Writing My First Book

For years, as an avid reader, with every book I read, good or bad, I was curious if I had what it took to write my own book. Thinking about it, talking about it, and thinking about it some more, there really was only one way to find out. On a quiet night at home armed with an idea, my imagination, determination, high hopes and a stack of yellow legal pads, I started scribbling notes.


After a few weeks, with no real direction, getting nowhere fast, I knew I needed a starting point, a point in which I could start building the story. Drawing inspiration from books by Elmore Leonard, John Stanford, Michael Connelly, Louise Penny, Giles Blunt, and many others, I realized they all had one thing in common – a strong central character, the protagonist.


I am not an ex-cop, have no ties to law enforcement, so I didn’t believe I was qualified to write a police procedural. More thinking, more talking, more scribbled notes, I settled on creating a story with a private investigator as the central character. More scribbled notes, pulling on personality characteristics, and mannerisms from many of the people in my life, creating and piecing together an interesting back story, small town private investigator Charlie Beach was born.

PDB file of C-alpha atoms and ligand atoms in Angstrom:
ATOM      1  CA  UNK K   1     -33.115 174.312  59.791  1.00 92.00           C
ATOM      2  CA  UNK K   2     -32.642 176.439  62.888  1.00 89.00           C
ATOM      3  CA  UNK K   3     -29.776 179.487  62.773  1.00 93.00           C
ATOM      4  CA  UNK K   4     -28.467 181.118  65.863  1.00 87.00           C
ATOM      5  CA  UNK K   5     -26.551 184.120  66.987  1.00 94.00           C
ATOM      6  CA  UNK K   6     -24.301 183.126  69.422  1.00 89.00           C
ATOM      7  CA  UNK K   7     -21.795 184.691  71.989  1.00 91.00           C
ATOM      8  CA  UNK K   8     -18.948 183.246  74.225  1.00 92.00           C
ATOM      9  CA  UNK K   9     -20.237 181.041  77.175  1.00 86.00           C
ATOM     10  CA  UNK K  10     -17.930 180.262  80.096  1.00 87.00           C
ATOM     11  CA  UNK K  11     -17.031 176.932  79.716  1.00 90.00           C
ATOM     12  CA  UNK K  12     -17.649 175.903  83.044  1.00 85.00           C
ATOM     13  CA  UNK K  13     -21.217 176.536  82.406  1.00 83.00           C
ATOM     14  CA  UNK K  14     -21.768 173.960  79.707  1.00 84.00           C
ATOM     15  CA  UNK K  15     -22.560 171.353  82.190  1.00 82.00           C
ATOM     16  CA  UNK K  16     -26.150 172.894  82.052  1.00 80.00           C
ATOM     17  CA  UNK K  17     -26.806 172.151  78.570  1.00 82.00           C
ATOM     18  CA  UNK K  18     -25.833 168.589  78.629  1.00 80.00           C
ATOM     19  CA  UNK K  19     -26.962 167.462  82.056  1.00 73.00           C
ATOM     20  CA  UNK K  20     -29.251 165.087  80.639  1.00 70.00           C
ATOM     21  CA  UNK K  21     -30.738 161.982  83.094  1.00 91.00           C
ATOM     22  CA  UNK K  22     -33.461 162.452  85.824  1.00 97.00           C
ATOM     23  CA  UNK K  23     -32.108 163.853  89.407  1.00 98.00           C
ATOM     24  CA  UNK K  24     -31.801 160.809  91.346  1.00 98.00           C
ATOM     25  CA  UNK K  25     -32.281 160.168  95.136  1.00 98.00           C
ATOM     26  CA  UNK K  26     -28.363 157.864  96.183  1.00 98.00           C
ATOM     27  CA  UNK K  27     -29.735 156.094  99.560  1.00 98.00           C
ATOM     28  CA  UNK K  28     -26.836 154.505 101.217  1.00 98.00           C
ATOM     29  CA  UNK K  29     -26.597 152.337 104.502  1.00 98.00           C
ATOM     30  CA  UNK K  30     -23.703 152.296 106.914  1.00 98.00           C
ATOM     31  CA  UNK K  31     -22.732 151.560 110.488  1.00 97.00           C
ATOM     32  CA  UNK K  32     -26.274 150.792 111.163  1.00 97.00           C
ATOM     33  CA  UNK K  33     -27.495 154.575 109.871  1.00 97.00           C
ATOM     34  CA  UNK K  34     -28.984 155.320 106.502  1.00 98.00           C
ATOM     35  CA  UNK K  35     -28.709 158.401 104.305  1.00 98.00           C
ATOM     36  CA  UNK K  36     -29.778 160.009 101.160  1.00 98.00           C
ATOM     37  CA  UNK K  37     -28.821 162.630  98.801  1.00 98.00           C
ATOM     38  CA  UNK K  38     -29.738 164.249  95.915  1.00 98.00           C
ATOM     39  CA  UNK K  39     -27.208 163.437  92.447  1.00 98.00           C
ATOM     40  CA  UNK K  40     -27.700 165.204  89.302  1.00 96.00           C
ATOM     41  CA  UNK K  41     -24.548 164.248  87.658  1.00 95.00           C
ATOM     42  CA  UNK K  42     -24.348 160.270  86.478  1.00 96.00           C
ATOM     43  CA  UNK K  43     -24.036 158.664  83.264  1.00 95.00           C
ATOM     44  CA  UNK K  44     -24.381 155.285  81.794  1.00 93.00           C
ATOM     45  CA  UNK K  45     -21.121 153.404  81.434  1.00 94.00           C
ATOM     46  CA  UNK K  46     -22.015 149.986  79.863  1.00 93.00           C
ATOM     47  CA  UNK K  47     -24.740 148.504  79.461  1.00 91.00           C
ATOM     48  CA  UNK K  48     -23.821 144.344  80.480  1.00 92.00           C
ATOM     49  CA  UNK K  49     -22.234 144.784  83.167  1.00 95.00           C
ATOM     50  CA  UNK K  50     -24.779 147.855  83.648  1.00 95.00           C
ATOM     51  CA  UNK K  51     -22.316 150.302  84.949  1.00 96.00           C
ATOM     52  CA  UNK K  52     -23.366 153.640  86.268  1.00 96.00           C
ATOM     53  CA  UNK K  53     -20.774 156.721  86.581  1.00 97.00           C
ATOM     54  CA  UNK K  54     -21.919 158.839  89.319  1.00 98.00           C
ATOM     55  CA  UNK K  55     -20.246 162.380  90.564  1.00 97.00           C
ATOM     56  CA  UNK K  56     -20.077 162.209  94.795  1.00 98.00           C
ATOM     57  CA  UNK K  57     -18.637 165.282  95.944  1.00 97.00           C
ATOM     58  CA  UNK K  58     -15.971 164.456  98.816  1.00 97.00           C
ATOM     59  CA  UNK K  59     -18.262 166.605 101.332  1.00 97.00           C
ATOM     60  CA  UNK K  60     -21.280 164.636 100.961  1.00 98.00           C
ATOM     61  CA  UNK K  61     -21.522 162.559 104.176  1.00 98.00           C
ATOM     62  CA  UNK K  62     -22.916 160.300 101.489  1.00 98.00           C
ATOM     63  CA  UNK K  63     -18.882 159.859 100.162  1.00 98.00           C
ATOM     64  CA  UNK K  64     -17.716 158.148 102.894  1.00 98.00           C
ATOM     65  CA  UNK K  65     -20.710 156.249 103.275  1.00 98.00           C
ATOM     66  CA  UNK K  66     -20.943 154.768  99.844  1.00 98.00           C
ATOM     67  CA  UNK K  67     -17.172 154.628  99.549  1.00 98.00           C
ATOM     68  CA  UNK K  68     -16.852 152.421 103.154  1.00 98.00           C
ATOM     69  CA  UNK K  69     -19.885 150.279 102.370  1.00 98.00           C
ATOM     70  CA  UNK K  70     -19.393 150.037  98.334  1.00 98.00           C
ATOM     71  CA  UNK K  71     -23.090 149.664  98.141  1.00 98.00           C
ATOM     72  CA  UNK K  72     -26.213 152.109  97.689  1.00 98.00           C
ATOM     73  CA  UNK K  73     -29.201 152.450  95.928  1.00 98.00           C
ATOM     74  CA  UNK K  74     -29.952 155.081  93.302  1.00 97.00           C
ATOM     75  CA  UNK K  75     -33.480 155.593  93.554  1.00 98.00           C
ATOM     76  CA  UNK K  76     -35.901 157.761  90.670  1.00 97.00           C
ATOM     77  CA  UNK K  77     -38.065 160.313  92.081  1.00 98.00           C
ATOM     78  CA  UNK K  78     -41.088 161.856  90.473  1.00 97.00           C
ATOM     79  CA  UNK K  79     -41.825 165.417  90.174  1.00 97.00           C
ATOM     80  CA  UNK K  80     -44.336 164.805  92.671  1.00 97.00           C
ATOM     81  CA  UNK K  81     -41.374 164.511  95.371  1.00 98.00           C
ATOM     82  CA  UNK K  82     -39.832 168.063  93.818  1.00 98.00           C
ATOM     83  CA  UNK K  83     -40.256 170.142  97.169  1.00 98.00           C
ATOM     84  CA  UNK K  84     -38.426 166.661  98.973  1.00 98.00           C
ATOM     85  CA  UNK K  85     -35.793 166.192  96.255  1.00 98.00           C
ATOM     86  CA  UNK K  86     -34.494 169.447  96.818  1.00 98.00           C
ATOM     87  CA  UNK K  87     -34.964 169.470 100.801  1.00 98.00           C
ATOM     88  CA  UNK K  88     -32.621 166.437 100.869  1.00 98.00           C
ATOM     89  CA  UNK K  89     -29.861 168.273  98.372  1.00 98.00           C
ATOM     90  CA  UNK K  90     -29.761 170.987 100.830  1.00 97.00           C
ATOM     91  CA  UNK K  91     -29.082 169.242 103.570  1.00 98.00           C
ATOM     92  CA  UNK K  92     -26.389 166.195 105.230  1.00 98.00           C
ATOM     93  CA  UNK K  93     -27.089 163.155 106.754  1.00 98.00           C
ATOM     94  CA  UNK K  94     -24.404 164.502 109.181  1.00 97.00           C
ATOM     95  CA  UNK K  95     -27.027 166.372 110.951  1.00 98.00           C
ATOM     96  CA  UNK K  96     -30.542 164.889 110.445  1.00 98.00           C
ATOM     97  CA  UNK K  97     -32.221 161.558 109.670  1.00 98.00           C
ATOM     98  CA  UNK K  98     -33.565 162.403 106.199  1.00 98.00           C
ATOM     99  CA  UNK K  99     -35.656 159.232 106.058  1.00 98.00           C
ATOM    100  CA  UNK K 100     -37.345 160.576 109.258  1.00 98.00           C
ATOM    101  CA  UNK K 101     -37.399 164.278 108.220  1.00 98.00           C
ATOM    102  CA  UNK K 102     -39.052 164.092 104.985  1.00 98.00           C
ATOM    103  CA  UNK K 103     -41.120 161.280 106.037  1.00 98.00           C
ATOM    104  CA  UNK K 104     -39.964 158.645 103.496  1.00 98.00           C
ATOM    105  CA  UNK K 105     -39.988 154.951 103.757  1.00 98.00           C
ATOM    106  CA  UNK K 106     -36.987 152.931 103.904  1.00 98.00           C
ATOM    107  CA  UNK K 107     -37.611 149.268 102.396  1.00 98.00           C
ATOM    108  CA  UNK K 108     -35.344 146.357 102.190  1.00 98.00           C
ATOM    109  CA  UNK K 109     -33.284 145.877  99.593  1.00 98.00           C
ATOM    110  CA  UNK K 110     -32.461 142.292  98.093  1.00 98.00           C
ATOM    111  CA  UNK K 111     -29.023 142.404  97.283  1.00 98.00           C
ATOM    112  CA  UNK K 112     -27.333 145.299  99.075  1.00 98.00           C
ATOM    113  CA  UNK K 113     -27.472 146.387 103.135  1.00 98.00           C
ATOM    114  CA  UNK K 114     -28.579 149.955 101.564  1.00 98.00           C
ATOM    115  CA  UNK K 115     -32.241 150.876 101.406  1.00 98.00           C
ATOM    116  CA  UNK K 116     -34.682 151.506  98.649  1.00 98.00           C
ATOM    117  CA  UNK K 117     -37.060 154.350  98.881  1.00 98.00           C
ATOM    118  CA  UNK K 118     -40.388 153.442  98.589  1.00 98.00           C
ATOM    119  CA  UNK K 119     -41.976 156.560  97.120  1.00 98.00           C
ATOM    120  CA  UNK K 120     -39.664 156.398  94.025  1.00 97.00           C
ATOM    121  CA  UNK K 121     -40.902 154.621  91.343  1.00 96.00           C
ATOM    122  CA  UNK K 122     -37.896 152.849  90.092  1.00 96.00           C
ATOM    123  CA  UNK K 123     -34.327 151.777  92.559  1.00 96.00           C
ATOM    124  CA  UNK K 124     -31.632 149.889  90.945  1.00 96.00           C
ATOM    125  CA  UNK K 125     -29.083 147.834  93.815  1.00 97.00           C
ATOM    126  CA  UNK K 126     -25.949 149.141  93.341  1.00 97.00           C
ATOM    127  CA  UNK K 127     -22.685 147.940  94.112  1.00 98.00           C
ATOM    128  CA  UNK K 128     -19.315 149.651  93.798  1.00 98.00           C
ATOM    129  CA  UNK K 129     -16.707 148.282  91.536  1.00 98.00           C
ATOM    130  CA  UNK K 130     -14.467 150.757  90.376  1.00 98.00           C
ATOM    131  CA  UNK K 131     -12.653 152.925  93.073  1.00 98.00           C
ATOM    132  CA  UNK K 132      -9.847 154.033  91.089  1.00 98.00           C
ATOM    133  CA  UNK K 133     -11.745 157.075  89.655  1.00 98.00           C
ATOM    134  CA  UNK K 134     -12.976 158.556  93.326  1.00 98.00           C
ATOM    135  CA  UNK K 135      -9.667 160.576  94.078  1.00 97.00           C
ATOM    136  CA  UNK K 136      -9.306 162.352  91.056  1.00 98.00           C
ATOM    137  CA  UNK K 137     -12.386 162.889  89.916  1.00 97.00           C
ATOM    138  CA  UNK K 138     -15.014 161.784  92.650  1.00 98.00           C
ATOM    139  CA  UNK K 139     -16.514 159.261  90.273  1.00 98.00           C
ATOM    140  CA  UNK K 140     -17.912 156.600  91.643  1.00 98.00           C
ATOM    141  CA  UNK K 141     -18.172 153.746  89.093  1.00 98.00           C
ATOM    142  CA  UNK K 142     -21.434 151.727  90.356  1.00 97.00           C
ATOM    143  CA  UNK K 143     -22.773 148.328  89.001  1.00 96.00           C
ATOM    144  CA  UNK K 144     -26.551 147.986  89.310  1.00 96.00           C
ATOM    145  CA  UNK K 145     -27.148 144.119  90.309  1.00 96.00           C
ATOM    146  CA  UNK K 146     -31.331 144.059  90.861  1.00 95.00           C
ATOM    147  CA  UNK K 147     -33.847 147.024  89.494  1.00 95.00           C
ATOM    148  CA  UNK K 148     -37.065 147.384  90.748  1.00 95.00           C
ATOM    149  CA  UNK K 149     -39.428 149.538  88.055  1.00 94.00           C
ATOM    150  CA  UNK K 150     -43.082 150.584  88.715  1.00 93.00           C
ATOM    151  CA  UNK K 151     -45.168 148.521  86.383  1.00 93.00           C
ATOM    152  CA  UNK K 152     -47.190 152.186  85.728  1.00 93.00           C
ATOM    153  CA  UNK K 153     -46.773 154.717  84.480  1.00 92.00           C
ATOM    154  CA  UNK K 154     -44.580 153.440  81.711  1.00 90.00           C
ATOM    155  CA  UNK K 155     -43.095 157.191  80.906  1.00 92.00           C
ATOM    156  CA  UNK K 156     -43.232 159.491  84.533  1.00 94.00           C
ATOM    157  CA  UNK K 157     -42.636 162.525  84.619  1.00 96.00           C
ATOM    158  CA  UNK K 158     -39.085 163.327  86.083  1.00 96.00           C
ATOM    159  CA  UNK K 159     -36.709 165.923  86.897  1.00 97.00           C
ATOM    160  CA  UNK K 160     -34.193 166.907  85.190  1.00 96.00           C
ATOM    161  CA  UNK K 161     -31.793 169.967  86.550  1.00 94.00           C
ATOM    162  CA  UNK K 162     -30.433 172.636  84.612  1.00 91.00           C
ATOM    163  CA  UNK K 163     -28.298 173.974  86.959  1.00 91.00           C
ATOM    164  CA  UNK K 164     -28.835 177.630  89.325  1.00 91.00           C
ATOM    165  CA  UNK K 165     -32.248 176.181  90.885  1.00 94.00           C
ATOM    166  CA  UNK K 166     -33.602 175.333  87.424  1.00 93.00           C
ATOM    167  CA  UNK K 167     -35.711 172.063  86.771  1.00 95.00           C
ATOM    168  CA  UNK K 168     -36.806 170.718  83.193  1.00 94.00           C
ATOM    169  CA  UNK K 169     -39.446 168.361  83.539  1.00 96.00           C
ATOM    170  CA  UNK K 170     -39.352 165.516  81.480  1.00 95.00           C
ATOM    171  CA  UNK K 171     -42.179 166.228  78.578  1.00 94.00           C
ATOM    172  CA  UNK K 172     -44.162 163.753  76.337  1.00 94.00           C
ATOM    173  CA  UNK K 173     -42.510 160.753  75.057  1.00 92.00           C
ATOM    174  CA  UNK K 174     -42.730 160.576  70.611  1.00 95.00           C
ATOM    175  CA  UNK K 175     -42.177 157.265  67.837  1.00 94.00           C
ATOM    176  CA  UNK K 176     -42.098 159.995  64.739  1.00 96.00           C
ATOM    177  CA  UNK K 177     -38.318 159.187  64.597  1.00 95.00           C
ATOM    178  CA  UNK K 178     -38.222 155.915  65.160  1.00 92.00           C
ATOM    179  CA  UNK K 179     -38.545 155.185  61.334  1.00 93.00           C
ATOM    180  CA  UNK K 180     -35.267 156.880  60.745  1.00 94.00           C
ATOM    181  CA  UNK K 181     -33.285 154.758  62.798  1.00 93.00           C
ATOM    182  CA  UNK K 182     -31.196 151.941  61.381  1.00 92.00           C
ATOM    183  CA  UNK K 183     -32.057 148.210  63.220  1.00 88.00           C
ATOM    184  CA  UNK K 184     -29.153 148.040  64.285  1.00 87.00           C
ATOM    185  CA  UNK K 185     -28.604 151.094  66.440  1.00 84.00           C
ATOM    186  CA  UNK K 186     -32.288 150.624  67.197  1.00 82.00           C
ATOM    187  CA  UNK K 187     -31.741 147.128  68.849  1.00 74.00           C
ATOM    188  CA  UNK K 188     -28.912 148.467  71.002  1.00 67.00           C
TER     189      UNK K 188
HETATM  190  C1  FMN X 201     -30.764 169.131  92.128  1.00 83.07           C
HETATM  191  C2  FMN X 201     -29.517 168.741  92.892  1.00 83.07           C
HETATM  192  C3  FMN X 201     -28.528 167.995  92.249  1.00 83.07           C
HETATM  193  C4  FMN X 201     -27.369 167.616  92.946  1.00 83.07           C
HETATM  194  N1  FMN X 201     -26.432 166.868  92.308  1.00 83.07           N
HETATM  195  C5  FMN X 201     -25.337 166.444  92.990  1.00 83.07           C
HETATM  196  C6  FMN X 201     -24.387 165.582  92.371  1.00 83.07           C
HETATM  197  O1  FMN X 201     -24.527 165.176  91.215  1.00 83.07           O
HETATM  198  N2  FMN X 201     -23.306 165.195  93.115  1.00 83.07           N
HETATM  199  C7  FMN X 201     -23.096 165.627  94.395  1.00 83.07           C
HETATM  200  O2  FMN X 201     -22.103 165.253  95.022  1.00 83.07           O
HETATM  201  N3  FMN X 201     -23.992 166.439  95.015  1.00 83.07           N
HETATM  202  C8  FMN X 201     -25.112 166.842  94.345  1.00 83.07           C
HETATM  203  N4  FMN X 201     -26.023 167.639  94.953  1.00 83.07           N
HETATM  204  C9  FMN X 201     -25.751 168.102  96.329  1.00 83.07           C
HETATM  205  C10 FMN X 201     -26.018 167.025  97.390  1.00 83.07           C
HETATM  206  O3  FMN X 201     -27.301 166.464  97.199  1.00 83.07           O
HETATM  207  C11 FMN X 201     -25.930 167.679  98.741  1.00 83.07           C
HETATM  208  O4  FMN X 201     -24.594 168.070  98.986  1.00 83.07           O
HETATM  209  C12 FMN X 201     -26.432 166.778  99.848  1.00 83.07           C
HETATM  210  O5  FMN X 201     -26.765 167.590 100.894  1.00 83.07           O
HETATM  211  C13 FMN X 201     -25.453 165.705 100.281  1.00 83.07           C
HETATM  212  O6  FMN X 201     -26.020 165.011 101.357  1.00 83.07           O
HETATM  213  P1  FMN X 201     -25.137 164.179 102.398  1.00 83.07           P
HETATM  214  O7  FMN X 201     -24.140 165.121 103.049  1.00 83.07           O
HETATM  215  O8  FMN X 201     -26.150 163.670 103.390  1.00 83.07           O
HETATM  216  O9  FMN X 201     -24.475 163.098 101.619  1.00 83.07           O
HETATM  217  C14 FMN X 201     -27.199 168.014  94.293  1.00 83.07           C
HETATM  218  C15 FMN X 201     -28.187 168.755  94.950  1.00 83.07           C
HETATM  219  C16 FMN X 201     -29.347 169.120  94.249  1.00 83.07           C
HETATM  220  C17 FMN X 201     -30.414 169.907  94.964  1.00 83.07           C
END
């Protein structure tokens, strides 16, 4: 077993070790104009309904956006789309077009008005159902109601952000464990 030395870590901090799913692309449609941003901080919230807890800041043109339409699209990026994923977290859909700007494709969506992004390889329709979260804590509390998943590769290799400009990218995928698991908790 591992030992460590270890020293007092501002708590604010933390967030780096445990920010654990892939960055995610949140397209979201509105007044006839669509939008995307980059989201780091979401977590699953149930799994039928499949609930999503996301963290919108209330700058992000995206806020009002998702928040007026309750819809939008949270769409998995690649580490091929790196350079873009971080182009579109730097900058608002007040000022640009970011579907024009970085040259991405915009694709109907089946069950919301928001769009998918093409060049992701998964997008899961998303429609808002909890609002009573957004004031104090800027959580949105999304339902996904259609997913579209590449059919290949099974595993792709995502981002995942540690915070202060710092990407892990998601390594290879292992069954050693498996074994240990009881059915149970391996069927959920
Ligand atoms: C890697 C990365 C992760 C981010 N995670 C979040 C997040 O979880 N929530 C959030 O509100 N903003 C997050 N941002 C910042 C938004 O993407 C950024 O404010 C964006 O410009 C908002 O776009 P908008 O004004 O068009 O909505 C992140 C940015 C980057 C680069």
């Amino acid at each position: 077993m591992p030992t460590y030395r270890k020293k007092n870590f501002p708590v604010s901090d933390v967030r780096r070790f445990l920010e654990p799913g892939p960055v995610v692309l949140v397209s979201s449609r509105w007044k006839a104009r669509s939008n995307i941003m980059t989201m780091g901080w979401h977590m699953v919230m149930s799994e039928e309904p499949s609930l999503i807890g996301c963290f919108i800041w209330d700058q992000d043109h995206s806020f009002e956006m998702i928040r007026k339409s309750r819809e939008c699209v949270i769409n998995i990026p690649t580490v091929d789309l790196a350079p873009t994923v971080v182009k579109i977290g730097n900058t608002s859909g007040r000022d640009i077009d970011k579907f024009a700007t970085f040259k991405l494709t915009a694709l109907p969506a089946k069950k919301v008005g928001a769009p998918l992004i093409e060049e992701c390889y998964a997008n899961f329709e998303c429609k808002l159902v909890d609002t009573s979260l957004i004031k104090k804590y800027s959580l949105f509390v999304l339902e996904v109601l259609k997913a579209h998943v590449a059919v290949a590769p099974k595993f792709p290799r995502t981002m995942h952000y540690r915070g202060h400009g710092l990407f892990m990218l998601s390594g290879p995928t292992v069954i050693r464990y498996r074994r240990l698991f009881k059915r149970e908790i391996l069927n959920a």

It took years to finish, but writing my first book was the most rewarding experience of my life. The final result is The Tequila Promise.

2 views0 comments

Recent Posts

See All

Writing Tip 1: Find you writing place

Find your writing place. A quiet and comfortable place with no distractions. It could be a kitchen or dining room table, or a home office, or the back booth at your favourite pub, or a picnic table in

BIG NEWS!

I’ve written my first book. It’s called The Tequila Promise. When the time came to publish the book, with many options for writers, I chose to self-publish. And I’m glad I did. What an experience. The